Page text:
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    I've owned lots of diesel cars, my alltime favorite for a fun car was that little VW Rabbit Pickup diesel piece of shit. When they fall apart it's no fun at all, but man, that thing got over 40mpg back in the 80's when gasoline was 1.29 and nobody was paying attention.

    The best was the 1985 Mercedes 300CD AMG. That was the fookin' TITS! Best year, best engine, best interior. Best car ever made ever.
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    Quote Originally Posted by Nickdfresh View Post
    Green Biz September 4, 2008, 5:00PM EST text size: TT
    The 65 mpg Ford the U.S. Can't Have
    Ford's Fiesta ECOnetic gets an astonishing 65 mpg, but the carmaker can't afford to sell it in the U.S.

    Too much of a resemblance to a Peugot, IMO...
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    Quote Originally Posted by Coyote View Post
    Too much of a resemblance to a Peugot, IMO...
    I was thinking the old Honda CRX that looked like a Penny Racer.
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    Here's something from Ford Australia that you won't see here, the Falcon Ute....

    <object width="425" height="344"><param name="movie" value="http://www.youtube.com/v/SMIdtyBDvXY&hl=en&fs=1"></param><param name="allowFullScreen" value="true"></param><param name="allowscriptaccess" value="always"></param><embed src="http://www.youtube.com/v/SMIdtyBDvXY&hl=en&fs=1" type="application/x-shockwave-flash" allowscriptaccess="always" allowfullscreen="true" width="425" height="344"></embed></object>

    aka "Ranchero for the 21st century". Not exactly a 60 MPG green machine, but definitely a step up from the gas guzzler trucks they sell here. Give me a hybrid or a diesel version of this and I'd drive it. As opposed to some of the others shown here, which I probably wouldn't fit in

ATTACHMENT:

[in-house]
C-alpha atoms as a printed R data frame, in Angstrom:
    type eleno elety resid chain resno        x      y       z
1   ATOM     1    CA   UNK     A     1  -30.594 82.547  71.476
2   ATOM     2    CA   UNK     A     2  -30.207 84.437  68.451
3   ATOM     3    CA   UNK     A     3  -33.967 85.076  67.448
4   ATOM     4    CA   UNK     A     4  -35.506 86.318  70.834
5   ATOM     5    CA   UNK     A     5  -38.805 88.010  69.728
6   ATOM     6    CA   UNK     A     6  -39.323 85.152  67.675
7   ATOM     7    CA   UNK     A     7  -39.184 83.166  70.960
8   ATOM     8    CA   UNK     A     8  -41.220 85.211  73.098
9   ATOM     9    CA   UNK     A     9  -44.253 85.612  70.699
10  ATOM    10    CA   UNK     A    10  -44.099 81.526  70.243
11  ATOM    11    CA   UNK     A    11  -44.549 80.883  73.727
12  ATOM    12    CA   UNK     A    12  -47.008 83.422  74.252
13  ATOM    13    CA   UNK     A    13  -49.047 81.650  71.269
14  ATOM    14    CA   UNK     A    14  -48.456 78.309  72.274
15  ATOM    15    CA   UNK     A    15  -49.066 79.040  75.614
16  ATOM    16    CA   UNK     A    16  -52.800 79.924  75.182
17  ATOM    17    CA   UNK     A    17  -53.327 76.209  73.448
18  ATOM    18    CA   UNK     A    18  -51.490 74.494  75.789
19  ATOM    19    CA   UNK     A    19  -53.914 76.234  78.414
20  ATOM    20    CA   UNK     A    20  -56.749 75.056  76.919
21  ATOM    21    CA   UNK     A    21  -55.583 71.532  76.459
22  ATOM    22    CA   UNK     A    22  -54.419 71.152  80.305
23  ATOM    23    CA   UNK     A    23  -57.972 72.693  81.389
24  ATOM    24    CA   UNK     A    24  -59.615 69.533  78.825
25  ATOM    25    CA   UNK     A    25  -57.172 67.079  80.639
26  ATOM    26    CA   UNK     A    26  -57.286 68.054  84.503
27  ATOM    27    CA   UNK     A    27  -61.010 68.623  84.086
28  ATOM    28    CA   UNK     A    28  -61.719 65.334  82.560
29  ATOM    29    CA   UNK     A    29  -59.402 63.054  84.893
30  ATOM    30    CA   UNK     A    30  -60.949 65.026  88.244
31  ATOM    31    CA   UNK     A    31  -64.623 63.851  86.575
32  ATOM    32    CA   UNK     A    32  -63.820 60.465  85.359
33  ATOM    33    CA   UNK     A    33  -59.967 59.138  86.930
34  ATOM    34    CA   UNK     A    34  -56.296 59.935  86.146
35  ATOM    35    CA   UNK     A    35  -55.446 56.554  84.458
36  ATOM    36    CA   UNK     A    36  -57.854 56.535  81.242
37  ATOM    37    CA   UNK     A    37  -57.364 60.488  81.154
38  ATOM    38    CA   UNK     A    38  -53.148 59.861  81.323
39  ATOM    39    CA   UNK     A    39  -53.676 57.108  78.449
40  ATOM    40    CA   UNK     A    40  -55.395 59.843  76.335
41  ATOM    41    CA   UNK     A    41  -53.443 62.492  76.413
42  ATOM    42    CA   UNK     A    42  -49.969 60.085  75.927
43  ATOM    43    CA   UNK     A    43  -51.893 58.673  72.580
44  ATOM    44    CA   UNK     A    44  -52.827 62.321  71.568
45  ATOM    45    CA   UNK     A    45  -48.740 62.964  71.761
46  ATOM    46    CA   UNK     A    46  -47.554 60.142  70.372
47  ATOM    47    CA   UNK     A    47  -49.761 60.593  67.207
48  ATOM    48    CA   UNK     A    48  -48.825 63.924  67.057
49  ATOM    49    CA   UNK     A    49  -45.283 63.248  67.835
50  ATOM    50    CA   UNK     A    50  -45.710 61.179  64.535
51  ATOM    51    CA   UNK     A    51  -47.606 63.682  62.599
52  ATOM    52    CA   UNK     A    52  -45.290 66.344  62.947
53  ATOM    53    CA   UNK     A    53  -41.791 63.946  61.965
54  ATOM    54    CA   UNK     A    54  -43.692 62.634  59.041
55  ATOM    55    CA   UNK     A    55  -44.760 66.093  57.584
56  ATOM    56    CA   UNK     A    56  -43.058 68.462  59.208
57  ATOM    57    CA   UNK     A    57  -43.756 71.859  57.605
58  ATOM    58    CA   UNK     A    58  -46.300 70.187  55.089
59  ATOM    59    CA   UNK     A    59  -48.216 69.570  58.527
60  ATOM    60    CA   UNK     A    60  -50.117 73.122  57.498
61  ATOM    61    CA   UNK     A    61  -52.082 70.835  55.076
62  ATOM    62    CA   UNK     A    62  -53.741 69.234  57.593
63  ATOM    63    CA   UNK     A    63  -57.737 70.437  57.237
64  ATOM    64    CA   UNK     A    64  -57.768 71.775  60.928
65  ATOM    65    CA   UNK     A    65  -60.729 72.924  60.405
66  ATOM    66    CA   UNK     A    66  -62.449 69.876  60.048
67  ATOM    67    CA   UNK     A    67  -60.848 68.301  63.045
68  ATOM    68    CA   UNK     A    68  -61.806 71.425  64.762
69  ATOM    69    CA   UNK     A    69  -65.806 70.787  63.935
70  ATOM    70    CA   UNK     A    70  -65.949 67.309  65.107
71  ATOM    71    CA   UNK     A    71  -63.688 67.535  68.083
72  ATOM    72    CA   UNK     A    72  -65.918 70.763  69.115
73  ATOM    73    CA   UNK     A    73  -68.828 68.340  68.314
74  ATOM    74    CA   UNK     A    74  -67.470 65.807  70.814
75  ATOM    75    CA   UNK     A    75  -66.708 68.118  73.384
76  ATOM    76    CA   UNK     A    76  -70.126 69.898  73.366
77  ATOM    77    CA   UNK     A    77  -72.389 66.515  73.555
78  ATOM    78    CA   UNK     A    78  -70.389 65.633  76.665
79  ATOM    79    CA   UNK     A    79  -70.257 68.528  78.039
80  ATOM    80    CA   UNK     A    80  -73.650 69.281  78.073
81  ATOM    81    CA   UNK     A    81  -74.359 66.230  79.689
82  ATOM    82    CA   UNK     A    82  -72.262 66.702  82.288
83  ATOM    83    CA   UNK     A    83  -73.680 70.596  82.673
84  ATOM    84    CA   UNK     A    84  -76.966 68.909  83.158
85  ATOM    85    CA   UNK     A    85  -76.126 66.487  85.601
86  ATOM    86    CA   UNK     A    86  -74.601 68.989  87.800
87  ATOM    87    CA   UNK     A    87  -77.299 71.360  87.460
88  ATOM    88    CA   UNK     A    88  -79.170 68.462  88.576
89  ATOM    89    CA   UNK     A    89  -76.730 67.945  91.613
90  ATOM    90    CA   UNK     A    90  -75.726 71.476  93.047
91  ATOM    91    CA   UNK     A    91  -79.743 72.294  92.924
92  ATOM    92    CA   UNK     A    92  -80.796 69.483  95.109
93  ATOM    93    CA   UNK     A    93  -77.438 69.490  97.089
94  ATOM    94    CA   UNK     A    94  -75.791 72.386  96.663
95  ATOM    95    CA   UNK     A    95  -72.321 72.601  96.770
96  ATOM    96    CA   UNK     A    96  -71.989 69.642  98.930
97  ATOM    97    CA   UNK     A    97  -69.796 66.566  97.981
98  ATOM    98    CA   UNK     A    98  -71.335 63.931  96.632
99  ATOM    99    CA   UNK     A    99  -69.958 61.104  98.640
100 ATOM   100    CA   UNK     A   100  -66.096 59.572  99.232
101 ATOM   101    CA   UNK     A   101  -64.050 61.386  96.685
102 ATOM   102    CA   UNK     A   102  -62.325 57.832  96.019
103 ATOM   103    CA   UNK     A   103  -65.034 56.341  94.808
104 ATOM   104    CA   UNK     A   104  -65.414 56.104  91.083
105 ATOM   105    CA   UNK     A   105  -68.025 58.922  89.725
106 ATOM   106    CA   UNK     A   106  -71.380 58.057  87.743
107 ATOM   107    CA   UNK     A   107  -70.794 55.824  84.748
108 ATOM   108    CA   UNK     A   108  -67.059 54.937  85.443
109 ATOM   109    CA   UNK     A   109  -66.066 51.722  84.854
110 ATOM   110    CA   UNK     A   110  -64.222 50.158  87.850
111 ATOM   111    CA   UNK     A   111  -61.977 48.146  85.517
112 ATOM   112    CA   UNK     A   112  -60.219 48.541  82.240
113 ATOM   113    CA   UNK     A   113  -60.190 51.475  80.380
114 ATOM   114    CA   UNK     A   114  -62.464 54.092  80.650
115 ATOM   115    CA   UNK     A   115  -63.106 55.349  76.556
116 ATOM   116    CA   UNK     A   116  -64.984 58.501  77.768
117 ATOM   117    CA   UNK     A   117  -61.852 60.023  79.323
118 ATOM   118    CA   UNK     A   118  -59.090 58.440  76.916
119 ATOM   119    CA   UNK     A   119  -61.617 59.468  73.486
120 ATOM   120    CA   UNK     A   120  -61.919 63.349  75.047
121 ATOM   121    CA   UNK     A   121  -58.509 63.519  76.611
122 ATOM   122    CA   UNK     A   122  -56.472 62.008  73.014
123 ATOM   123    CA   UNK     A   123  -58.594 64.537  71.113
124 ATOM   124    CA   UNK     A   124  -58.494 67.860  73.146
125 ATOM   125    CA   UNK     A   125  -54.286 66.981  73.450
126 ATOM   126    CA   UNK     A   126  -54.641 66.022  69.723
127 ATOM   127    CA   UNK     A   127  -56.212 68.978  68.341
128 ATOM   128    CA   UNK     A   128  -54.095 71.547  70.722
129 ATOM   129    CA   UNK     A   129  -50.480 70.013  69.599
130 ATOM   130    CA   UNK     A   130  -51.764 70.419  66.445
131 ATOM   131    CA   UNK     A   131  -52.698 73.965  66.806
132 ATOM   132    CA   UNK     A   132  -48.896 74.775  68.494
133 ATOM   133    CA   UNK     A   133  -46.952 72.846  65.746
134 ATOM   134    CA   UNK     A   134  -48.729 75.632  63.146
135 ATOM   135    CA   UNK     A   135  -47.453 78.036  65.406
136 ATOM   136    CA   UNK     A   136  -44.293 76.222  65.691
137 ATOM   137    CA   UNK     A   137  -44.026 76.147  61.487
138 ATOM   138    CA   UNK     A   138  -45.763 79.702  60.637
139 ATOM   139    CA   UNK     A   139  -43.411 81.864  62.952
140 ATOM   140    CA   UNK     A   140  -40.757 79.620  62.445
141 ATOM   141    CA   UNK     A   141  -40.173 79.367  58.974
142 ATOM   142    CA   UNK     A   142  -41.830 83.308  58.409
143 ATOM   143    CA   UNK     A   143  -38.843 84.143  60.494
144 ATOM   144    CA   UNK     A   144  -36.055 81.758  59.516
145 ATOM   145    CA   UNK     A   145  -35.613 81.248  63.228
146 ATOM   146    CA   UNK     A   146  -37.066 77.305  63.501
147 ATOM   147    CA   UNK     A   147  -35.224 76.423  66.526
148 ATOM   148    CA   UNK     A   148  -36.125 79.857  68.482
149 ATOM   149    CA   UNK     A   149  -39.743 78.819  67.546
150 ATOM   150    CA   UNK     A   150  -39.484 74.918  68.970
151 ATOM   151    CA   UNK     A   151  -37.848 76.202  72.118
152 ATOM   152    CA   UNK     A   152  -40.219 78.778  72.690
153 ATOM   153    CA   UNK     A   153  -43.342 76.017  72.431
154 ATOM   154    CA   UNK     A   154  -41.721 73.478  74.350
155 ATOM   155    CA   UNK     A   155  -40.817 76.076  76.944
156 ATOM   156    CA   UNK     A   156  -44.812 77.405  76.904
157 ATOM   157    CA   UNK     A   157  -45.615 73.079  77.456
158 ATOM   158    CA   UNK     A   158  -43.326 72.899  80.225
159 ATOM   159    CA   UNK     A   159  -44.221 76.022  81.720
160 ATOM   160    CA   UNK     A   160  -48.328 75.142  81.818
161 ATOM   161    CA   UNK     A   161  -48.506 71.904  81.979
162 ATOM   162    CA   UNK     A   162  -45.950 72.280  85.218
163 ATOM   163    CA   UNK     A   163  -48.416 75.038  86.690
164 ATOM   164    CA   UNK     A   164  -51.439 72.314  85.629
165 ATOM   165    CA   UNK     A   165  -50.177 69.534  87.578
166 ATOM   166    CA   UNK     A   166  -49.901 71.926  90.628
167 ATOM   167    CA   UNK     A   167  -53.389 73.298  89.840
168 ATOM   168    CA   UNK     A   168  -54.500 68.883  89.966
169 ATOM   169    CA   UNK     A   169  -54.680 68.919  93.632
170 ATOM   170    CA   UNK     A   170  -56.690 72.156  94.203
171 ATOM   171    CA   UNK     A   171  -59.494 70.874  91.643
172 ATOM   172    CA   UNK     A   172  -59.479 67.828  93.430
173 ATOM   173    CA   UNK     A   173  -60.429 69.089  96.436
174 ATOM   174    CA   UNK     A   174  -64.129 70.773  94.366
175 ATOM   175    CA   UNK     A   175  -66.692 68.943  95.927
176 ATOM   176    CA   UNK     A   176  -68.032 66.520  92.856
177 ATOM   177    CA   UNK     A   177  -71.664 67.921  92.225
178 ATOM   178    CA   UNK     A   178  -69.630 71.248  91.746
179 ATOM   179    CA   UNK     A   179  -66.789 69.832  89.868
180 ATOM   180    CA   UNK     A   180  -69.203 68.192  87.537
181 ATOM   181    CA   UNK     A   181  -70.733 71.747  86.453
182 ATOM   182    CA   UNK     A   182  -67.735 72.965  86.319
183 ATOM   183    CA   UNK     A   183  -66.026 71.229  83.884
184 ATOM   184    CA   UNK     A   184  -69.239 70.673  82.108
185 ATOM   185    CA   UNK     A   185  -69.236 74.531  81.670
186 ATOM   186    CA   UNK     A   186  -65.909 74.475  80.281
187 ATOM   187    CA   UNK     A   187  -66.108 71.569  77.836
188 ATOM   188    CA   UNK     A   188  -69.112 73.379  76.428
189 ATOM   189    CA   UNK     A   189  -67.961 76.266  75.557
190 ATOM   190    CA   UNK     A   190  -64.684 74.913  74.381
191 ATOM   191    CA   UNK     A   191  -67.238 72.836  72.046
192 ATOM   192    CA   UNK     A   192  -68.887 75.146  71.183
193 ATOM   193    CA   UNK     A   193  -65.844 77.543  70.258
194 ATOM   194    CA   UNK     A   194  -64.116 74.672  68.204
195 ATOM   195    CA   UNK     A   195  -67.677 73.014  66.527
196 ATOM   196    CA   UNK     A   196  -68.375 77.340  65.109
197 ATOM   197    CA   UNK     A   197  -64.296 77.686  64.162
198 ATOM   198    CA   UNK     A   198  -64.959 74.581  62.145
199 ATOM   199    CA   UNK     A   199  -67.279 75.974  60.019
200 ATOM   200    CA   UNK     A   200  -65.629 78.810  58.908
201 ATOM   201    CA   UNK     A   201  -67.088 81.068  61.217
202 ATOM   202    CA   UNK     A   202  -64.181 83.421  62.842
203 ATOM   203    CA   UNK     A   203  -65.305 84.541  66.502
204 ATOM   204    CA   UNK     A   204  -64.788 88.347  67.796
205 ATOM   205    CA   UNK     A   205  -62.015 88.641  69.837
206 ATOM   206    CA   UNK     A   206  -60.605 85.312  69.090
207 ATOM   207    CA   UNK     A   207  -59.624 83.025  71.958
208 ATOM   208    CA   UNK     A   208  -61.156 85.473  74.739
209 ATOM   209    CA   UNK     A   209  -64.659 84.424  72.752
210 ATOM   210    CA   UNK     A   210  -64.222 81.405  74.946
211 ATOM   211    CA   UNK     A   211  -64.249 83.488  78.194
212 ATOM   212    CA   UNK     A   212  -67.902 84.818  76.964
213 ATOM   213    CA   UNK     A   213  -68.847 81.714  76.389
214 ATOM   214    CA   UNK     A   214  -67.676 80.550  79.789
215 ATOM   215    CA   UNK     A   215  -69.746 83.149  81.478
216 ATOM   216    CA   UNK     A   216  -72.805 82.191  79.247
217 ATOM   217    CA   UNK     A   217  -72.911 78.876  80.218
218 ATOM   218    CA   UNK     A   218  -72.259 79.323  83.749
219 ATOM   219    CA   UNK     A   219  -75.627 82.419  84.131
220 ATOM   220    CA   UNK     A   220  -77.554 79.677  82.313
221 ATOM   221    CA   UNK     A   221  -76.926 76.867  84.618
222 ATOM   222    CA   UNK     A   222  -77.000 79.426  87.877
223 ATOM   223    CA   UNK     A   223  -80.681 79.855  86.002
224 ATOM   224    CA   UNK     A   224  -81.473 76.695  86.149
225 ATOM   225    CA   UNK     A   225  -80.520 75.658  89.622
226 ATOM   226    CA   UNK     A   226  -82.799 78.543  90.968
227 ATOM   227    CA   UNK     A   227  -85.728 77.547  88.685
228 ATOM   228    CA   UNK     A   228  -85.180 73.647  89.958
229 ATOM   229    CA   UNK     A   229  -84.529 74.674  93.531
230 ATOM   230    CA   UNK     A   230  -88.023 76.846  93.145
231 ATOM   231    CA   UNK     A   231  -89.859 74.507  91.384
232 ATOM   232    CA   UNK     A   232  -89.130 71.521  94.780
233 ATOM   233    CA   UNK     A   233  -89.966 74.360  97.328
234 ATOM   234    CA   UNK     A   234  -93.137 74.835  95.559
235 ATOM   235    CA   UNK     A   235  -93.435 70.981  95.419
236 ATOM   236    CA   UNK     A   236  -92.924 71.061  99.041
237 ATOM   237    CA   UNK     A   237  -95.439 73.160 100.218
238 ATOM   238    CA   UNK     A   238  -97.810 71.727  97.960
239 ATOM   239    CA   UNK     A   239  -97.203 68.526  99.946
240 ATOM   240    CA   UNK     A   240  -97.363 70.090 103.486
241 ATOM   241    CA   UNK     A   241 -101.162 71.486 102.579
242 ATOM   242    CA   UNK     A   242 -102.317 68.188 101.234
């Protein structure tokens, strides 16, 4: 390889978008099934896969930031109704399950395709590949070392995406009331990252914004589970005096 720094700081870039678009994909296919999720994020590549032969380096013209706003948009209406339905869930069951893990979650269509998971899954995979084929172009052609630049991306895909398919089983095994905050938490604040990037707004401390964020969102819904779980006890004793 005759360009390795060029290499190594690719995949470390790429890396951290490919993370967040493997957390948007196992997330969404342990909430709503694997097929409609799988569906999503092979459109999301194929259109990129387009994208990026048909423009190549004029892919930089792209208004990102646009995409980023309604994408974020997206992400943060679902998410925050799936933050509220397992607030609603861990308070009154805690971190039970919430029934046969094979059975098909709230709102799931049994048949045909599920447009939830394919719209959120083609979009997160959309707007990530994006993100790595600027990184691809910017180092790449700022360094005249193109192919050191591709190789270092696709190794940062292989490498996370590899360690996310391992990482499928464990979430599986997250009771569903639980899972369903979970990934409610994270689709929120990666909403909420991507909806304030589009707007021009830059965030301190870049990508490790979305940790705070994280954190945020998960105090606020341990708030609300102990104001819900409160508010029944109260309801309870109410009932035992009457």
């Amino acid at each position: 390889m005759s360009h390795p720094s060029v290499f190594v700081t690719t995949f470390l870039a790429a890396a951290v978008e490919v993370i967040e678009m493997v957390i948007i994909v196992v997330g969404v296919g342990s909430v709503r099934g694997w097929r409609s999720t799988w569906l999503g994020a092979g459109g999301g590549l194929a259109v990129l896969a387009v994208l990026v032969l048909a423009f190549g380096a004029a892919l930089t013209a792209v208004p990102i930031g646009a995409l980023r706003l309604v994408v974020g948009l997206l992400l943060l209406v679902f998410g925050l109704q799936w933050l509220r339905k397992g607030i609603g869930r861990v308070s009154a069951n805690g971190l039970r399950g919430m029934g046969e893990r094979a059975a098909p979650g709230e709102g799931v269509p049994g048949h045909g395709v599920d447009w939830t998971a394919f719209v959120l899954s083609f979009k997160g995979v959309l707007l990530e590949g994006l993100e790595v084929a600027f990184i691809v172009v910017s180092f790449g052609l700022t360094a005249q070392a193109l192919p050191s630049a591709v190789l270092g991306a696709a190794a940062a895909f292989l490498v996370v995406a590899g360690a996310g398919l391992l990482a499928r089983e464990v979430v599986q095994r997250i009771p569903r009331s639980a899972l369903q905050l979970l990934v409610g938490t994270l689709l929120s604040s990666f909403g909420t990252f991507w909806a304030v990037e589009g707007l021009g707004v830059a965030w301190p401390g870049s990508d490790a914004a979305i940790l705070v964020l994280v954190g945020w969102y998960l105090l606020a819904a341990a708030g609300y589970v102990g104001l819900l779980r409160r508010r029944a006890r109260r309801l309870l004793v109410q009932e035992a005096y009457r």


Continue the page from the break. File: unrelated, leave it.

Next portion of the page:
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    GM was considering bringing over the Holden ute as the Pontiac G8 sport truck but they killed it.
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    When I was buying biodiesel stock two years, nobody believed me. It's coming and there is more and more evidence of it everyday. Diesel is the way of the future.

    I have a friend who bought a blue tec mercedes, can hardly tell the difference between that and a stock one (diesel pinging very subtle, no odor of diesel at all).
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    take it in for service and the difference may be more clear. i'm hearing that urea injection whatever the MB's use is expensive to refill/replace.

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    I saw the Bluetec MBZ's at the LA Car Show a year ago, it is stunning and the only thing holding back Diesel is the gelling in cold weather problem:

    when it's below 30 degrees weather outside, the waxes called Paraffins in diesel fuels solidify and plug the lines.

    Then your'e fucked if you can't get started again: the mechanic has to heat and flush the lines, then pour fuel additive called antigel or Diesel911 in the tank to keep it from happening again.

    Corn ethanols and other biodiesel fuels from jathropa and castor have high wax contents, even when you filter them as seen here:

    <object width="425" height="344"><param name="movie" value="http://www.youtube.com/v/Znu_kFyHt1o&hl=en&fs=1"></param><param name="allowFullScreen" value="true"></param><param name="allowscriptaccess" value="always"></param><embed src="http://www.youtube.com/v/Znu_kFyHt1o&hl=en&fs=1" type="application/x-shockwave-flash" allowscriptaccess="always" allowfullscreen="true" width="425" height="344"></embed></object>

    Oh biodiesel is real, that's no lie. That's not the only jathropa oilpress video, either youtube's full of them.

    Jathropa is where the future of biodiesel exists because the shrub can grow in deserts and shitty climates normally disregarded as "arid"

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    <object width="425" height="344"><param name="movie" value="http://www.youtube.com/v/bJQ-VDrdp2Q&hl=en&fs=1"></param><param name="allowFullScreen" value="true"></param><param name="allowscriptaccess" value="always"></param><embed src="http://www.youtube.com/v/bJQ-VDrdp2Q&hl=en&fs=1" type="application/x-shockwave-flash" allowscriptaccess="always" allowfullscreen="true" width="425" height="344"></embed></object>

    AHA here's the jellying of the lines I was talking about. Here in SoCal I left to go back east in my diesel just fine, then one nite the temperature dropped and I was stranded because the car wouldn't start.

    That's probably what my fuel tank looked like on the inside, with 10 inches of snow back in November.